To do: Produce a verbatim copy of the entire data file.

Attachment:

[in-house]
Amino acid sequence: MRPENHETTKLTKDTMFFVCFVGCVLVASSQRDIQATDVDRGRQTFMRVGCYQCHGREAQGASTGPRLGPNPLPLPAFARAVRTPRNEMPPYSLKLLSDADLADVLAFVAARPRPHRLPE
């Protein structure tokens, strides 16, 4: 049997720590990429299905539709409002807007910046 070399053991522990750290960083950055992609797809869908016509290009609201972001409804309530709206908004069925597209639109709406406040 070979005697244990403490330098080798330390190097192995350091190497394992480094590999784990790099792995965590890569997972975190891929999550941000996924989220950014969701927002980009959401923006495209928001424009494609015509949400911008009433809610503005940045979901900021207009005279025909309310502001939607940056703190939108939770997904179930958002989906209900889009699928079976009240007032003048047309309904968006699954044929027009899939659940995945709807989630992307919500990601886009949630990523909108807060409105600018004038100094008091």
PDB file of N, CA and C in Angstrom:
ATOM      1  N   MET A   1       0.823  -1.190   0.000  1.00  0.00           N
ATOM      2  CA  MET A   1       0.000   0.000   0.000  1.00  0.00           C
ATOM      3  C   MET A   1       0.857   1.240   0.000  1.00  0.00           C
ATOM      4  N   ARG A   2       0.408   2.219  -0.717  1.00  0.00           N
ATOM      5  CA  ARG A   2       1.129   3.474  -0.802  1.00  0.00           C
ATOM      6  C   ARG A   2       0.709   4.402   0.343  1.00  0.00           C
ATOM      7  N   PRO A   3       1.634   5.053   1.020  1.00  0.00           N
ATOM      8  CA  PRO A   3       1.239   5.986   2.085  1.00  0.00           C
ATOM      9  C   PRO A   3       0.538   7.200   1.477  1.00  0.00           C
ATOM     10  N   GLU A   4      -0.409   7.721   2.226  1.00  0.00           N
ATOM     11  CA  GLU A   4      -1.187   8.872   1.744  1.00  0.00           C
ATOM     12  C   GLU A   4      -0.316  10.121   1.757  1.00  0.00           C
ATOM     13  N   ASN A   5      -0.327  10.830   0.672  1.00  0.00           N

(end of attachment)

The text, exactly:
[in-house]
Amino acid sequence: MRPENHETTKLTKDTMFFVCFVGCVLVASSQRDIQATDVDRGRQTFMRVGCYQCHGREAQGASTGPRLGPNPLPLPAFARAVRTPRNEMPPYSLKLLSDADLADVLAFVAARPRPHRLPE
């Protein structure tokens, strides 16, 4: 049997720590990429299905539709409002807007910046 070399053991522990750290960083950055992609797809869908016509290009609201972001409804309530709206908004069925597209639109709406406040 070979005697244990403490330098080798330390190097192995350091190497394992480094590999784990790099792995965590890569997972975190891929999550941000996924989220950014969701927002980009959401923006495209928001424009494609015509949400911008009433809610503005940045979901900021207009005279025909309310502001939607940056703190939108939770997904179930958002989906209900889009699928079976009240007032003048047309309904968006699954044929027009899939659940995945709807989630992307919500990601886009949630990523909108807060409105600018004038100094008091």
PDB file of N, CA and C in Angstrom:
ATOM      1  N   MET A   1       0.823  -1.190   0.000  1.00  0.00           N
ATOM      2  CA  MET A   1       0.000   0.000   0.000  1.00  0.00           C
ATOM      3  C   MET A   1       0.857   1.240   0.000  1.00  0.00           C
ATOM      4  N   ARG A   2       0.408   2.219  -0.717  1.00  0.00           N
ATOM      5  CA  ARG A   2       1.129   3.474  -0.802  1.00  0.00           C
ATOM      6  C   ARG A   2       0.709   4.402   0.343  1.00  0.00           C
ATOM      7  N   PRO A   3       1.634   5.053   1.020  1.00  0.00           N
ATOM      8  CA  PRO A   3       1.239   5.986   2.085  1.00  0.00           C
ATOM      9  C   PRO A   3       0.538   7.200   1.477  1.00  0.00           C
ATOM     10  N   GLU A   4      -0.409   7.721   2.226  1.00  0.00           N
ATOM     11  CA  GLU A   4      -1.187   8.872   1.744  1.00  0.00           C
ATOM     12  C   GLU A   4      -0.316  10.121   1.757  1.00  0.00           C
ATOM     13  N   ASN A   5      -0.327  10.830   0.672  1.00  0.00           N